Queens College program examines Asia

Queens College program examines Asia
Representatives of the 13 organizations that will partner with Queens College explain the project to a room full of supporters. Photo by Joe Anuta
By Joe Anuta

The Asian population of Queens makes up a significant portion of the borough’s diverse cultures and in an upcoming program Queens College students will get to explore that rich spectrum firsthand.

The college’s Asian American Center announced Dec. 8 that it has partnered with 13 local nonprofit organizations like South Asian Youth Action!, Minkwon Center for Community Action, and Damayan Migrant Workers’ Association to give students hands-on experience in learning about various Asian communities throughout the borough next semester.

“Asian Americans need to know about each other and about themselves,” said Madhulika Khandewal. “We also want other students who are not Asian to learn about different Asian groups. These are their neighbors.”

Queens College has a large Asian-American student population, which is why the program is particularly relevant, according to Khandewal.

The center already offers several classes like Asian-American History, which focuses on New York and Queens, or Asian-American Communities, where students go out to various ethnic neighborhoods and meet with community leaders.

But the partnership will basically provide the students with internships and each nonprofit that is involved has a specific project to complete.

The project for the Asian American Writer’s Workshop is called “Open City: Blogging Urban Change.” Queens College students will work with the organization to train residents about blogging so that those residents can then record the oral histories of various Chinese neighborhoods around the city.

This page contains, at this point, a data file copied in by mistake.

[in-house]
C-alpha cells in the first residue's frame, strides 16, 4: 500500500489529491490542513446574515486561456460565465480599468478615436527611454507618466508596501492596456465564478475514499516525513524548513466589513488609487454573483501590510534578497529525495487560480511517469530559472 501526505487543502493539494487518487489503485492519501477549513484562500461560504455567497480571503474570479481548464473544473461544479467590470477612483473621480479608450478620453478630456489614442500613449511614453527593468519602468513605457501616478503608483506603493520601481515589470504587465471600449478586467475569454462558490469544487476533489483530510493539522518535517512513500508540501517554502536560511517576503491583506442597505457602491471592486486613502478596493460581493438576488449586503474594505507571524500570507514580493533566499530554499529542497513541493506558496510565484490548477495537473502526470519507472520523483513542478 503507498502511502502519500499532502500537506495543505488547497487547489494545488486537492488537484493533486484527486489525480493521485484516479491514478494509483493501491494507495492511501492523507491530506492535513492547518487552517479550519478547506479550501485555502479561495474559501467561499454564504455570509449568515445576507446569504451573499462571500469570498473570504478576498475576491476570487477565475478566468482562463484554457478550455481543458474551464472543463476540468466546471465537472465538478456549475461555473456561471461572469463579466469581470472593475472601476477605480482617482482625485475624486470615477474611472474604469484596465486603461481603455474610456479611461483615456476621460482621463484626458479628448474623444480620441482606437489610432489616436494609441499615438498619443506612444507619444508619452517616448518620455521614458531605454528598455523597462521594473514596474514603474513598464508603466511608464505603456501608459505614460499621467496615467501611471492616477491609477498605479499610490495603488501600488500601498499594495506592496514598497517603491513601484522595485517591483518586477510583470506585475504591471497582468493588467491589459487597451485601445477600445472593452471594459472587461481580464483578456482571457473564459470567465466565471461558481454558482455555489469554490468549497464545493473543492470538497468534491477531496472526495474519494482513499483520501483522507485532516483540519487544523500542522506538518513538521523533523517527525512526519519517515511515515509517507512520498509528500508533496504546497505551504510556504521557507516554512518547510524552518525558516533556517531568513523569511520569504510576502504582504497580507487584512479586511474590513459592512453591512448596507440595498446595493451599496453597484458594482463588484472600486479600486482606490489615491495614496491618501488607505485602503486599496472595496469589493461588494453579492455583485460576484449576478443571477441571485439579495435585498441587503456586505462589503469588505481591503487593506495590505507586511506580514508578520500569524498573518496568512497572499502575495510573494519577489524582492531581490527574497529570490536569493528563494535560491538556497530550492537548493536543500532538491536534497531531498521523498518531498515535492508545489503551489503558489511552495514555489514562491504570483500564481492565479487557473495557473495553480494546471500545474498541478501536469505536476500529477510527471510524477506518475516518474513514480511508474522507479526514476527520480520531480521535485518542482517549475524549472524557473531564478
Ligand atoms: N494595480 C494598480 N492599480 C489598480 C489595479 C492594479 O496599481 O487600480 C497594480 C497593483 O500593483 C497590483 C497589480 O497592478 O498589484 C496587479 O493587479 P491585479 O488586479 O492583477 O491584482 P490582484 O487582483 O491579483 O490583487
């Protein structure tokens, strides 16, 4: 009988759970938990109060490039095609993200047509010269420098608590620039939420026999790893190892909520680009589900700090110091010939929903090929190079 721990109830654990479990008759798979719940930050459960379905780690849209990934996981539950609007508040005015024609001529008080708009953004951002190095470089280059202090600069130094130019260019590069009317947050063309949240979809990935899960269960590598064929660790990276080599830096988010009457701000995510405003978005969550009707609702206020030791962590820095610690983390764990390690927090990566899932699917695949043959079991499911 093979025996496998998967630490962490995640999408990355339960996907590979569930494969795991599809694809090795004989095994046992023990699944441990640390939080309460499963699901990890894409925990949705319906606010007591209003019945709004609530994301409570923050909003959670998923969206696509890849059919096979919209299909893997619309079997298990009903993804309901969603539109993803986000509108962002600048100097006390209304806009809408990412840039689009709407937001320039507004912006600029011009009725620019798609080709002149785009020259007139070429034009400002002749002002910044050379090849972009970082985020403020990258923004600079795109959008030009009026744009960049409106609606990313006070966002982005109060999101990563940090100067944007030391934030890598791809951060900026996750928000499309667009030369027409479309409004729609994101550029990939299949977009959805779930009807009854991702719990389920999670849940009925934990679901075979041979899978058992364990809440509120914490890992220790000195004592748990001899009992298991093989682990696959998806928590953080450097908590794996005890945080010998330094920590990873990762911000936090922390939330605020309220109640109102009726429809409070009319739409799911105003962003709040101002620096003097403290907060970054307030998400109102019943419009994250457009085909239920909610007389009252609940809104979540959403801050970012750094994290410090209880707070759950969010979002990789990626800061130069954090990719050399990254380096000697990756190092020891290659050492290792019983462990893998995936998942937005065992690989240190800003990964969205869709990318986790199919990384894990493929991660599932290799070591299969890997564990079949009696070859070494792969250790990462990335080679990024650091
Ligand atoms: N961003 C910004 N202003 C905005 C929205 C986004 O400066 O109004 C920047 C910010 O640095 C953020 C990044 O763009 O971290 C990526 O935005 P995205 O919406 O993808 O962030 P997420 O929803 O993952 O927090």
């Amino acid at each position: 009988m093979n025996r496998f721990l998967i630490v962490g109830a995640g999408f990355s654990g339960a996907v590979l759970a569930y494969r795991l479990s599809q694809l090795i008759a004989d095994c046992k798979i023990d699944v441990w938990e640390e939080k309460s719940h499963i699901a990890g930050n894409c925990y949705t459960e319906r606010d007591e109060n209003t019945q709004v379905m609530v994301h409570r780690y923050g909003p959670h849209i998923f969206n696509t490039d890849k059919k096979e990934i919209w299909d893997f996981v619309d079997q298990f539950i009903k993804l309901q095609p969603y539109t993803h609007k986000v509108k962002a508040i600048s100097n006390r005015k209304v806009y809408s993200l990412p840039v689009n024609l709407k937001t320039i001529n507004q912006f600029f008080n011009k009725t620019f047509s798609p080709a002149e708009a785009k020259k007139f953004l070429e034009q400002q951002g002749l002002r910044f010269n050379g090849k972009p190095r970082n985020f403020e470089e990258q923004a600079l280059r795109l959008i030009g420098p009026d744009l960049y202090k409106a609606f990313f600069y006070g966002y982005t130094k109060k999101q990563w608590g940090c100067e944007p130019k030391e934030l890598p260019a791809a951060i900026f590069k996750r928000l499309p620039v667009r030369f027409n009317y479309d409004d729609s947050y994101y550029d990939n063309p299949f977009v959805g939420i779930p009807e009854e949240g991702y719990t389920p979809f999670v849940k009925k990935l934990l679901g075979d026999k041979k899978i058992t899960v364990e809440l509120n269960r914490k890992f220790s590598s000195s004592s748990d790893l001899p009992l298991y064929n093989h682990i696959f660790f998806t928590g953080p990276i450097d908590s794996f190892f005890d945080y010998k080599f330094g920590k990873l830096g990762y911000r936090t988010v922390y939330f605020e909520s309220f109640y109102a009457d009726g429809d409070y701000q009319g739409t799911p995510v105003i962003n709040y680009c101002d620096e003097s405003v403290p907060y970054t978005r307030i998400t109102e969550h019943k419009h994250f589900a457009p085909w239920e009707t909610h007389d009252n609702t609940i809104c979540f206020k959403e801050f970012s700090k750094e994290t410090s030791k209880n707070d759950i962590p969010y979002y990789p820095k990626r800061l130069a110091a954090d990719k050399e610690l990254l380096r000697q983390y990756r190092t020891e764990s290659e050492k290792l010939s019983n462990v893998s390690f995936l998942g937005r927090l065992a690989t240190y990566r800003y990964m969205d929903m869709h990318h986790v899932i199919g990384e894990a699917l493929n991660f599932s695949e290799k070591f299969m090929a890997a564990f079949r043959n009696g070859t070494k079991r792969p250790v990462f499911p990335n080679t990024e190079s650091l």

The New American Leaders Project submitted a proposal in which students will help prepare foreign-born Americans and their children to run for political office in an effort to give a voice to the Asian diaspora.

Khandewal said the partnership will benefit students, but will also provide support to the 13 organizations.

“This is such important work that’s being done,” Khandewal said. “And it will make education a bit better for our Queens College students.”

The other organizations do empowerment workshops and other community-based services in a variety of ethnic areas.

But just like Queens, the makeup of Asian Americans is more diverse than you think.

Countries like China, South Korea and Japan are typically associated with Asia, but South Asian countries like India and Nepal are also included as well as Pacific Island nations like the Philippines and Guam.

“The diversity among the Asian groups is so tremendous,” she said. “It’s very hard to cover.”

Khandewal also hopes to offer a minor beginning in the fall.

Reach reporter Joe Anuta by e-mail at [email protected] or by phone at 718-260-4566.

More from Around New York